Myths of the Norsemen From the Eddas and Sagas
Page: 49Concealing their chagrin, the gods were loud in praise of his strength, but they next produced a much stronger fetter, Droma, which, after some persuasion, the wolf allowed them to fasten around him as before. Again a short, sharp struggle sufficed to burst this bond, and it is proverbial in the North to use the figurative expressions, “to get loose out of Læding,” and “to dash out of Droma,” whenever great difficulties have to be surmounted. 
“Twice did the Æsir strive to bind,
Twice did they fetters powerless find;
Iron or brass of no avail,
Naught, save through magic, could prevail.”
Valhalla (J. C. Jones).
The gods, perceiving now that ordinary bonds, however strong, would never prevail against the Fenris wolf’s great strength, bade Skirnir, Frey’s servant, go down to Svart-alfa-heim and bid the dwarfs fashion a bond which nothing could sever.
The Binding of Fenris
By magic arts the dark elves manufactured a slender silken rope from such impalpable materials as the sound of a cat’s footsteps, a woman’s beard, the roots of a mountain, the longings of the bear, the voice of fishes, and the spittle of birds, and when it was finished they gave it to Skirnir, assuring him that no strength would avail to break it, and that the more it was strained the stronger it would become.
“Gleipnir, at last,
By Dark Elves cast,
In Svart-alf-heim, with strong spells wrought,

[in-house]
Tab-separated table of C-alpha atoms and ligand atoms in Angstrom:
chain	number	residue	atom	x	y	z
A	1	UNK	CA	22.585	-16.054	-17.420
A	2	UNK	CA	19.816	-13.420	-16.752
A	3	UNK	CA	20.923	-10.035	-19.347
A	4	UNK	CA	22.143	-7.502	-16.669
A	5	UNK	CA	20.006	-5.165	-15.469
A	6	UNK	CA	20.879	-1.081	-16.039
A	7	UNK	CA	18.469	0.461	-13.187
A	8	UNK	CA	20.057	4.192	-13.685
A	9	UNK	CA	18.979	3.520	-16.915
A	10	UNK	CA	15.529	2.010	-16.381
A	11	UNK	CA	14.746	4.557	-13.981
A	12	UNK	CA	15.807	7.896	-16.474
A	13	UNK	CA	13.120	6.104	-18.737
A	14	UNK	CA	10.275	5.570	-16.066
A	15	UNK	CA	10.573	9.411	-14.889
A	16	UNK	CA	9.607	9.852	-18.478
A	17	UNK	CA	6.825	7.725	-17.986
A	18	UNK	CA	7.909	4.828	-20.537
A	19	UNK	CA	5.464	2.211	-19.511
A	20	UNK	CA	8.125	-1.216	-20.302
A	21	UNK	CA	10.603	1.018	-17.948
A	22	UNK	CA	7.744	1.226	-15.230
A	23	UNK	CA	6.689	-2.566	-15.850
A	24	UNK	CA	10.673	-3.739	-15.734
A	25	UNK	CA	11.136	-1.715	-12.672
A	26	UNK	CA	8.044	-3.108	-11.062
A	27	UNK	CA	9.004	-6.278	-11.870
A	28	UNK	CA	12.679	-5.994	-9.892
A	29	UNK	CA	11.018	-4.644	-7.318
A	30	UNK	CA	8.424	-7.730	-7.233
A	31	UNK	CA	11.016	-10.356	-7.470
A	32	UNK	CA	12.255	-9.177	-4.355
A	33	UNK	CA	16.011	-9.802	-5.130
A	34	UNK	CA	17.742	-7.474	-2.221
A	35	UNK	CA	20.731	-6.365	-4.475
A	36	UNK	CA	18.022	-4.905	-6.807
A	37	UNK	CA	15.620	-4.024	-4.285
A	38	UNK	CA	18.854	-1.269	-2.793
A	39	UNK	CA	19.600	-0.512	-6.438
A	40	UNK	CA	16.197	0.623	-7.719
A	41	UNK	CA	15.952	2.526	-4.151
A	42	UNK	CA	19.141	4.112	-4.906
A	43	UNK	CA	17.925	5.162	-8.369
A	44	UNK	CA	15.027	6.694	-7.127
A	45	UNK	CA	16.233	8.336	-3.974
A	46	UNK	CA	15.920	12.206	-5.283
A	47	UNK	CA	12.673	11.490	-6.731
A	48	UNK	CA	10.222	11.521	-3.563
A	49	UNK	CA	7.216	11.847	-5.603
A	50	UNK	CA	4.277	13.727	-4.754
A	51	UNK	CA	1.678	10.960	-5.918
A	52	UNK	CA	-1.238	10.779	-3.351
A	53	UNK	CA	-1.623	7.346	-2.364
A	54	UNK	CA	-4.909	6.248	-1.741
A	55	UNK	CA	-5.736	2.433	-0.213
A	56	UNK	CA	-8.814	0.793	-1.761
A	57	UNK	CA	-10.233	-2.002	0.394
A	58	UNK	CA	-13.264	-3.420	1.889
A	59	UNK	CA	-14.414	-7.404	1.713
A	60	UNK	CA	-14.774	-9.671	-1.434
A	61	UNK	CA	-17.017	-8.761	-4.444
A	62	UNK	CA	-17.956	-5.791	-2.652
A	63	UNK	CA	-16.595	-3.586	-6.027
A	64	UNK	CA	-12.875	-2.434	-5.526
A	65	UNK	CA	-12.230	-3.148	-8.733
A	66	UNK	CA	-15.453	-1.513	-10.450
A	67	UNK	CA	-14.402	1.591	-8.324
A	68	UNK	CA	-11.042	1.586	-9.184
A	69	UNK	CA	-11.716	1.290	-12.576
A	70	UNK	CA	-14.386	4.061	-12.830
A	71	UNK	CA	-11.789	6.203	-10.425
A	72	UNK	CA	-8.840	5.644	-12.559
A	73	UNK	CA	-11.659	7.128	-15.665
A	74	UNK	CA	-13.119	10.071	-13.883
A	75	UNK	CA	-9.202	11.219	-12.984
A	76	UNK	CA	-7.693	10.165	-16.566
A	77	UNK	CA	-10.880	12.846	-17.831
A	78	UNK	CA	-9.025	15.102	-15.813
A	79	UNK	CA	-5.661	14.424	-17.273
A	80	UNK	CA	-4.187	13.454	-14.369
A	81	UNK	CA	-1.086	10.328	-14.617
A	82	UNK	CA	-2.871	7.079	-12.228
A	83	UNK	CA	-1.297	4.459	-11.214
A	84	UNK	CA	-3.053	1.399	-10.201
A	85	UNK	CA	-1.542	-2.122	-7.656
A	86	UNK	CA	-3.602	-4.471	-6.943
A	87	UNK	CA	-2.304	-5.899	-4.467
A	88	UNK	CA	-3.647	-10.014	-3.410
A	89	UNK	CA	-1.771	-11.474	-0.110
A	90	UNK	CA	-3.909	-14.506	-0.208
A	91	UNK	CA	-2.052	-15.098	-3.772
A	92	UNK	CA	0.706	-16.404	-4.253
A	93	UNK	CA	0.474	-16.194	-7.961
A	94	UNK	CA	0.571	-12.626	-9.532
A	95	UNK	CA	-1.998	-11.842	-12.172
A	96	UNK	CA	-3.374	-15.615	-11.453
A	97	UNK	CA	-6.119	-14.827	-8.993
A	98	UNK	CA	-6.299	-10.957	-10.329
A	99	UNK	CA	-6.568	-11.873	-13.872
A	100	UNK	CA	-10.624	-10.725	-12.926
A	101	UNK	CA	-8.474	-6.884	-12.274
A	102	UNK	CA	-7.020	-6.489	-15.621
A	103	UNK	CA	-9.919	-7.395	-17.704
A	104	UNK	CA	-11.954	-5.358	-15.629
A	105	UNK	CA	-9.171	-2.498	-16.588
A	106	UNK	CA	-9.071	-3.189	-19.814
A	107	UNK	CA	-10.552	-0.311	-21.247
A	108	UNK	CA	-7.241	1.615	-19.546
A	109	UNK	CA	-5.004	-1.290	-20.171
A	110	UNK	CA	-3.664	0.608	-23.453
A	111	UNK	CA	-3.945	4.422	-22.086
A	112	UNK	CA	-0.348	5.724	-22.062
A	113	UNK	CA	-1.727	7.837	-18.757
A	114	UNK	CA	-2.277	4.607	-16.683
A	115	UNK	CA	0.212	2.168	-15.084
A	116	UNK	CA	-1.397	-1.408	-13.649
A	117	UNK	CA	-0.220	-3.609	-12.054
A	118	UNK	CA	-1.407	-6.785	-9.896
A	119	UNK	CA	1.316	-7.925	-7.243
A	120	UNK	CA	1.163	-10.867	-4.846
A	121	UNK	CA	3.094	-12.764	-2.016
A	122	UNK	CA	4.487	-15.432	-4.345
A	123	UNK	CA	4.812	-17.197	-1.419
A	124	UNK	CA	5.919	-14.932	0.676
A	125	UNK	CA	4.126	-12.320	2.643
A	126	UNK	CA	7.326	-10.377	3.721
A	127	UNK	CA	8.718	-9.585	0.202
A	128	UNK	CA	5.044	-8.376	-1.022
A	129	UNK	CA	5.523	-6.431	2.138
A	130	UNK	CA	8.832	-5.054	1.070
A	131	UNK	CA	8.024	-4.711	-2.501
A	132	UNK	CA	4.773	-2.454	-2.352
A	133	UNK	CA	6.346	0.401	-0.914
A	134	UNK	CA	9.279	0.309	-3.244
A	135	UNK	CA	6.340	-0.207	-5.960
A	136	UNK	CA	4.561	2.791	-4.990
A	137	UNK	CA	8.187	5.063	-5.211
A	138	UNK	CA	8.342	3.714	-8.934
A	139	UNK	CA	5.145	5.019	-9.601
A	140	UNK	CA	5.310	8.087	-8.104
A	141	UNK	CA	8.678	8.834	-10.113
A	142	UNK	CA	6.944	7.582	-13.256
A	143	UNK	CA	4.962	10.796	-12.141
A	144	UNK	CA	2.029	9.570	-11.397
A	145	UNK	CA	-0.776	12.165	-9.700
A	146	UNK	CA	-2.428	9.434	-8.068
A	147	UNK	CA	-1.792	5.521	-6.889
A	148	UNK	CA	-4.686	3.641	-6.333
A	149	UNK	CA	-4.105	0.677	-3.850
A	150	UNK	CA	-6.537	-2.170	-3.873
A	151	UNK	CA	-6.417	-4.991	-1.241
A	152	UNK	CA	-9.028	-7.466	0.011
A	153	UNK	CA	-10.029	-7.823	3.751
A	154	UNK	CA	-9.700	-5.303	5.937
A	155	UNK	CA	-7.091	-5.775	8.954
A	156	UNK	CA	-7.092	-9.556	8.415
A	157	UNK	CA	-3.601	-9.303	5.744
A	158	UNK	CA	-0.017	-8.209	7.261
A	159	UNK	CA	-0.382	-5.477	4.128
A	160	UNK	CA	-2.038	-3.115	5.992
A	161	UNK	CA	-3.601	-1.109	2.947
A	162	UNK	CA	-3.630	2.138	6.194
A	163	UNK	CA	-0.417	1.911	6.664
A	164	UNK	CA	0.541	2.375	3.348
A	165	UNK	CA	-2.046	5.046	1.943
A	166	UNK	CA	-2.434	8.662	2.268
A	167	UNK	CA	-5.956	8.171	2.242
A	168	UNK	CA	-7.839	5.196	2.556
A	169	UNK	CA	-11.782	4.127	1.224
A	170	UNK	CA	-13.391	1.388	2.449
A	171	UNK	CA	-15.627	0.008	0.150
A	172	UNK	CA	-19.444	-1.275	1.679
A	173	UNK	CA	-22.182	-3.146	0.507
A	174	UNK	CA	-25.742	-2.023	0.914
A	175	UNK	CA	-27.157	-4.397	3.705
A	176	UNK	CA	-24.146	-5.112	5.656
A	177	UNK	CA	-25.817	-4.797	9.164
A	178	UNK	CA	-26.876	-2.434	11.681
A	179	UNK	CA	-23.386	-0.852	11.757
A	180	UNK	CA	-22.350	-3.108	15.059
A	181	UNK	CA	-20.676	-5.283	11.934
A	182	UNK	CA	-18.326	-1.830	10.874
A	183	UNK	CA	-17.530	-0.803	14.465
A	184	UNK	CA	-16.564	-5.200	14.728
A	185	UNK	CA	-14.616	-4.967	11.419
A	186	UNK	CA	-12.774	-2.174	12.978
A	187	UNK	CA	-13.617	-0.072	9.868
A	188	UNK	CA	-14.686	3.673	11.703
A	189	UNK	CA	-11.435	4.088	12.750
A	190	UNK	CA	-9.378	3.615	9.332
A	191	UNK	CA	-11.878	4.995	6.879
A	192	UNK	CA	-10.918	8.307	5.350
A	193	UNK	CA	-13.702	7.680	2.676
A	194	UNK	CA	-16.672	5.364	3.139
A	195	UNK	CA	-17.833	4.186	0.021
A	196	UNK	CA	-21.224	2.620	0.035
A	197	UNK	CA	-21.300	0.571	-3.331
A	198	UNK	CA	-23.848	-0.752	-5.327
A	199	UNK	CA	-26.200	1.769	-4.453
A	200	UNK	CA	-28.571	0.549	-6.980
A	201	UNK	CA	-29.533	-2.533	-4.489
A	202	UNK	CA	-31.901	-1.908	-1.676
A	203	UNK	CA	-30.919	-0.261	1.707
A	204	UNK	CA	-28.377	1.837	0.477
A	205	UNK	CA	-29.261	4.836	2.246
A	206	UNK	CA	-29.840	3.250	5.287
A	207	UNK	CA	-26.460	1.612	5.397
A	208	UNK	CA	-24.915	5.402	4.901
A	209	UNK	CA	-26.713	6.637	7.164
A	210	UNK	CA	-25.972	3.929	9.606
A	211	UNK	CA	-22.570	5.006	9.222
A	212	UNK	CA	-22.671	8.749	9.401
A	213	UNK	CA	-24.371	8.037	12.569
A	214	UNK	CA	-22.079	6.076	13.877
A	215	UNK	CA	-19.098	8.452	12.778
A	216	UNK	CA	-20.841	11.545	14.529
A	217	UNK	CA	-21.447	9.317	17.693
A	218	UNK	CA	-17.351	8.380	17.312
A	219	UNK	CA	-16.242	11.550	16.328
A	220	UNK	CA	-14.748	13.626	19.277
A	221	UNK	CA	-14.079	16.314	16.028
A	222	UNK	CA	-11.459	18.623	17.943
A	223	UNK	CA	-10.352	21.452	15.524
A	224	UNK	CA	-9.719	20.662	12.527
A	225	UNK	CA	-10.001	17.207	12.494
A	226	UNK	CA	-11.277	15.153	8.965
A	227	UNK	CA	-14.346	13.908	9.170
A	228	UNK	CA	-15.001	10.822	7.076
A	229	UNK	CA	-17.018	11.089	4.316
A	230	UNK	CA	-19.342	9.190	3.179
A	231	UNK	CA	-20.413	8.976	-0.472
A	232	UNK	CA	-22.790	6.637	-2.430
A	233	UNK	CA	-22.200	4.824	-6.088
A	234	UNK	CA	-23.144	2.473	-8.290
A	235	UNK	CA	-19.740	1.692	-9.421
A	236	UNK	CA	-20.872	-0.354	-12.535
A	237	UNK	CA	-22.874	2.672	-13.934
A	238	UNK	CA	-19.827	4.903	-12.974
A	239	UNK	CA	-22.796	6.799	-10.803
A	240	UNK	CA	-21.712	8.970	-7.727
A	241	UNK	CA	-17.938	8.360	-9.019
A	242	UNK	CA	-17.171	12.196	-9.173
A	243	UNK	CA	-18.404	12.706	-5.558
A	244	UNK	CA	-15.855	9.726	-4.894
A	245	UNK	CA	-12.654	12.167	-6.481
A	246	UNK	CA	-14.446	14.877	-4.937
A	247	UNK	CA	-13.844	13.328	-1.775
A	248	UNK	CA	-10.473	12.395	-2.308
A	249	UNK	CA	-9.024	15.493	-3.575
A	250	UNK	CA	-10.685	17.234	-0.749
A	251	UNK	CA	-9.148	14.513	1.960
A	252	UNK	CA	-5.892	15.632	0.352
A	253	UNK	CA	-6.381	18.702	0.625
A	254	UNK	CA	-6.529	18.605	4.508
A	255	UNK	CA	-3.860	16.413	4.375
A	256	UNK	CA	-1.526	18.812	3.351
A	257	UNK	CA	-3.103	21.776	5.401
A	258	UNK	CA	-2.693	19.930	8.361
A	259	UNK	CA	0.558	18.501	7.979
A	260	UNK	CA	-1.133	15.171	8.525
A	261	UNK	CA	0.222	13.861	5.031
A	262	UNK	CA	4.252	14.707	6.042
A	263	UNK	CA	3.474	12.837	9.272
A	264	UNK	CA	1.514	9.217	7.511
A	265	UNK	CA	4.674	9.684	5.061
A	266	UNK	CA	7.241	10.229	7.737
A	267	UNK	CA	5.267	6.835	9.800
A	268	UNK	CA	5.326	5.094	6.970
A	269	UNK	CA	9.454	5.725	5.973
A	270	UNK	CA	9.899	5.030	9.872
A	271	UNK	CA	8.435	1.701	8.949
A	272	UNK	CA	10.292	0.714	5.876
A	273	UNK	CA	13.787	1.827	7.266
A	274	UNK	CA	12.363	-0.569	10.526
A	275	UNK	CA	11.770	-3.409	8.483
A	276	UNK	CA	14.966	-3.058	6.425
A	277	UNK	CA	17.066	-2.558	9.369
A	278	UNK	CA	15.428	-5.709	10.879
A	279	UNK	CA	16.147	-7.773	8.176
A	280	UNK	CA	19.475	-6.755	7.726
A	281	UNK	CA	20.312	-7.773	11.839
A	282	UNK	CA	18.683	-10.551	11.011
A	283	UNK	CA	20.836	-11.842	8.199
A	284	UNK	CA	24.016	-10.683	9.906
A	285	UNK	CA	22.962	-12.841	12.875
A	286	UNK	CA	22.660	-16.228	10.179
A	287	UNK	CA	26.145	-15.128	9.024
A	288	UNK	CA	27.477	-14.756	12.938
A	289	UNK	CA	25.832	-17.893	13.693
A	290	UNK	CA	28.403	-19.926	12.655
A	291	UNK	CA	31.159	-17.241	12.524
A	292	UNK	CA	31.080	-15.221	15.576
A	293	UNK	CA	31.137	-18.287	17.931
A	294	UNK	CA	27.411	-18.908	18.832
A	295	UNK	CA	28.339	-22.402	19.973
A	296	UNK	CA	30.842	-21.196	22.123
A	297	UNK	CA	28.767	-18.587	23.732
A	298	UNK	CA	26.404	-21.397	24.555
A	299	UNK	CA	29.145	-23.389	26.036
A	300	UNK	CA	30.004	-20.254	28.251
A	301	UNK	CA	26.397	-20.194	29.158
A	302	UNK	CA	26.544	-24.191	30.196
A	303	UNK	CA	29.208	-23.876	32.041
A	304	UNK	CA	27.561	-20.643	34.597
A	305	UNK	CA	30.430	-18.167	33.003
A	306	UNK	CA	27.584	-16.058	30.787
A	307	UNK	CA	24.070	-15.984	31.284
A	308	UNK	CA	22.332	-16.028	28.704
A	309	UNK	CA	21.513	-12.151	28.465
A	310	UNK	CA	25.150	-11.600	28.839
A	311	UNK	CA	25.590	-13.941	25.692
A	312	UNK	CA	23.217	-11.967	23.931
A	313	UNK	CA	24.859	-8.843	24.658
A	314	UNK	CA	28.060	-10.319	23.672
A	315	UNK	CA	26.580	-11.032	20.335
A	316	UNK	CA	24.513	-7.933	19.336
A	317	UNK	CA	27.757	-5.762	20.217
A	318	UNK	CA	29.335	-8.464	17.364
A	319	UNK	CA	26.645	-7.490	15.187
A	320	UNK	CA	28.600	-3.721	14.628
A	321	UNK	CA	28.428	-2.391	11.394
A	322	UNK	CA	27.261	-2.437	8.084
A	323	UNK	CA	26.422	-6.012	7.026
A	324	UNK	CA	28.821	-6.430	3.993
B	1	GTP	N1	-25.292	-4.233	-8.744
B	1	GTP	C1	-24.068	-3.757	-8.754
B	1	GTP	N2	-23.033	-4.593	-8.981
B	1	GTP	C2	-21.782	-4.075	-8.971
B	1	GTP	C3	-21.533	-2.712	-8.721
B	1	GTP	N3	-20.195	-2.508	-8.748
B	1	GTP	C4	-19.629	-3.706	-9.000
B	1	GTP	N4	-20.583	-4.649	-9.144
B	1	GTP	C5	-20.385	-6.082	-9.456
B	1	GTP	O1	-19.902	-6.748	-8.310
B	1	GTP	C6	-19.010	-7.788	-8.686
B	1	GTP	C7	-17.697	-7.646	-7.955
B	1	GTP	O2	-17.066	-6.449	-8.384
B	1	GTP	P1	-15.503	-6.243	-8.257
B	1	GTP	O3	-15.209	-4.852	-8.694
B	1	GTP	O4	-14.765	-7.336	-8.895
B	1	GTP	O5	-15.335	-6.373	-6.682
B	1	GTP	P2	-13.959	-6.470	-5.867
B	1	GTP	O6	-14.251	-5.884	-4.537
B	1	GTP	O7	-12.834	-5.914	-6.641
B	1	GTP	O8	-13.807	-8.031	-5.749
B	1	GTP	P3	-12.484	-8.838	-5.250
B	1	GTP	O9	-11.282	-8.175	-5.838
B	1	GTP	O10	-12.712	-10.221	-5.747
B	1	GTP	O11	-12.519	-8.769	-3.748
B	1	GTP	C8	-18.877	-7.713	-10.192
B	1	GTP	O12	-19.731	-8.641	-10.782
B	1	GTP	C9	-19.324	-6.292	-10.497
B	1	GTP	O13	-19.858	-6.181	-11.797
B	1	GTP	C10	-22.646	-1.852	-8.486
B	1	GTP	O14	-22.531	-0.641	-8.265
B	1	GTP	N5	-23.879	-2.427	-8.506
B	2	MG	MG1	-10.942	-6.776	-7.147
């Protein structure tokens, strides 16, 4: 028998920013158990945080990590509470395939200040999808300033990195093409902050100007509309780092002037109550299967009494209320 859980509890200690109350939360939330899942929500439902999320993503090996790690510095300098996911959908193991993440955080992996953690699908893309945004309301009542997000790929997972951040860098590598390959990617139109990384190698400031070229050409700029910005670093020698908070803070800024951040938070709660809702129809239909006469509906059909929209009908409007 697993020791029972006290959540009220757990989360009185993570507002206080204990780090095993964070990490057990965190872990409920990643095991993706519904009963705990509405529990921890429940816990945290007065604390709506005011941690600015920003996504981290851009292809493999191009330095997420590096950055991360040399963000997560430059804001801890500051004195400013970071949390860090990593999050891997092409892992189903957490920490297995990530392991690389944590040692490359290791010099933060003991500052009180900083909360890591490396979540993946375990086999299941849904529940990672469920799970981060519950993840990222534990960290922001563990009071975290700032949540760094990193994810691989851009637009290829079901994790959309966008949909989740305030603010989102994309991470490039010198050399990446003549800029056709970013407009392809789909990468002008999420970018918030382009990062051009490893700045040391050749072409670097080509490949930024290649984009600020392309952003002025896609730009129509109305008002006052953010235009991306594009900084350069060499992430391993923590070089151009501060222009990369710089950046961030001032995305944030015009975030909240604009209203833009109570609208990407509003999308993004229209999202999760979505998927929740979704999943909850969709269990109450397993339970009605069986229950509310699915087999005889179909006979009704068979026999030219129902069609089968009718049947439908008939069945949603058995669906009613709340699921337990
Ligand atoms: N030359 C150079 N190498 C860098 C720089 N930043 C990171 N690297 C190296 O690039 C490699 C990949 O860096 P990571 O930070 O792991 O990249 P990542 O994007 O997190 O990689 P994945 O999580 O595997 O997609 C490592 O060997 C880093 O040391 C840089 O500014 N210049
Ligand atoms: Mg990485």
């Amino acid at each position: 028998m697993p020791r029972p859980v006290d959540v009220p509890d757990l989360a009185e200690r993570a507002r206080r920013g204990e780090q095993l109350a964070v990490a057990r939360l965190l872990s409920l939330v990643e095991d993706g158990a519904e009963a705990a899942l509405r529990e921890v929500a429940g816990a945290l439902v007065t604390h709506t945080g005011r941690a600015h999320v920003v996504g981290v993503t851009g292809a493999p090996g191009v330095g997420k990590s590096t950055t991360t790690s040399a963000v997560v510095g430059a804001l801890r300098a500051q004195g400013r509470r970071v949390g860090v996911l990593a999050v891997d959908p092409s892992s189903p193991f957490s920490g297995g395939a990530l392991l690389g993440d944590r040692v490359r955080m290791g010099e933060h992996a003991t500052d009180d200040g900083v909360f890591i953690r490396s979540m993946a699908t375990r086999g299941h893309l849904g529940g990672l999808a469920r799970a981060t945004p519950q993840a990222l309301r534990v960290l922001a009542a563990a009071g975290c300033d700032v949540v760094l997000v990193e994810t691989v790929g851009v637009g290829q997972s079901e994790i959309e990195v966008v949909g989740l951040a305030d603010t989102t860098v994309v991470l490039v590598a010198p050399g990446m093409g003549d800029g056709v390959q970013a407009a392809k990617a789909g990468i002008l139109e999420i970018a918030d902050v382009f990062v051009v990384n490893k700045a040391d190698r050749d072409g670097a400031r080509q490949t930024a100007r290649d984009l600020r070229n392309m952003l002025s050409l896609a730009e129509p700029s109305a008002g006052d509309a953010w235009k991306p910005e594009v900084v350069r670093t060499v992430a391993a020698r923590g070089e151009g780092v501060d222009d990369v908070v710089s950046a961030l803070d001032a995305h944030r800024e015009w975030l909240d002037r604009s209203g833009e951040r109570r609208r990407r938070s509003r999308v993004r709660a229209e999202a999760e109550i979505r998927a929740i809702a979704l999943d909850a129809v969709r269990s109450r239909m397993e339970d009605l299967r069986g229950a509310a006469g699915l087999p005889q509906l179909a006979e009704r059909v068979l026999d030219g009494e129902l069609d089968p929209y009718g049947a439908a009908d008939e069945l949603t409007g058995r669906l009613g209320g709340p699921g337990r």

To Odin was by Skirnir brought:
As soft as silk, as light as air,
Yet still of magic power most rare.”
Valhalla (J. C. Jones).
Armed with this bond, called Gleipnir, the gods went with Fenris to the Island of Lyngvi, in the middle of Lake Amsvartnir, and again proposed to test his strength. But although Fenris had grown still stronger, he mistrusted the bond which looked so slight. He therefore refused to allow himself to be bound, unless one of the Æsir would consent to put his hand in his mouth, and leave it there, as a pledge of good faith, and that no magic arts were to be used against him. 
The gods heard the decision with dismay, and all drew back except Tyr, who, seeing that the others would not venture to comply with this condition, boldly stepped forward and thrust his hand between the monster’s jaws. The gods now fastened Gleipnir securely around Fenris’s neck and paws, and when they saw that his utmost efforts to free himself were fruitless, they shouted and laughed with glee. Tyr, however, could not share their joy, for the wolf, finding himself captive, bit off the god’s hand at the wrist, which since then has been known as the wolf’s joint.
“Be silent, Tyr!
Thou couldst never settle
A strife ’twixt two;
Of thy right hand also
I must mention make,
Which Fenris from thee took.
I of a hand am wanting,
But thou of honest fame;
Sad is the lack of either.